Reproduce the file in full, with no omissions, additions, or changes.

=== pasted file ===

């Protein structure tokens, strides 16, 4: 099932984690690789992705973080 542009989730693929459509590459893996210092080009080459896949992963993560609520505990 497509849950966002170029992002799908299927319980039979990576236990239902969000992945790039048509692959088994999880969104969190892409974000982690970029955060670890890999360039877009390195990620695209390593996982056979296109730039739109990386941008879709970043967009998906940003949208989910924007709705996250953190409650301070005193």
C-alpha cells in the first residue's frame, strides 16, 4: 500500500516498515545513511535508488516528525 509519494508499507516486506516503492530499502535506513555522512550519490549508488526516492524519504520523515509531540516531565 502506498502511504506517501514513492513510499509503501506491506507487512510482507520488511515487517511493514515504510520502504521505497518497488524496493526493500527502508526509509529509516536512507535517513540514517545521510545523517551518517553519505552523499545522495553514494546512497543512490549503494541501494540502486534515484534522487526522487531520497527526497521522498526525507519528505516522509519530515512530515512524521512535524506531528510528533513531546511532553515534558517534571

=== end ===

């Protein structure tokens, strides 16, 4: 099932984690690789992705973080 542009989730693929459509590459893996210092080009080459896949992963993560609520505990 497509849950966002170029992002799908299927319980039979990576236990239902969000992945790039048509692959088994999880969104969190892409974000982690970029955060670890890999360039877009390195990620695209390593996982056979296109730039739109990386941008879709970043967009998906940003949208989910924007709705996250953190409650301070005193």
C-alpha cells in the first residue's frame, strides 16, 4: 500500500516498515545513511535508488516528525 509519494508499507516486506516503492530499502535506513555522512550519490549508488526516492524519504520523515509531540516531565 502506498502511504506517501514513492513510499509503501506491506507487512510482507520488511515487517511493514515504510520502504521505497518497488524496493526493500527502508526509509529509516536512507535517513540514517545521510545523517551518517553519505552523499545522495553514494546512497543512490549503494541501494540502486534515484534522487526522487531520497527526497521522498526525507519528505516522509519530515512530515512524521512535524506531528510528533513531546511532553515534558517534571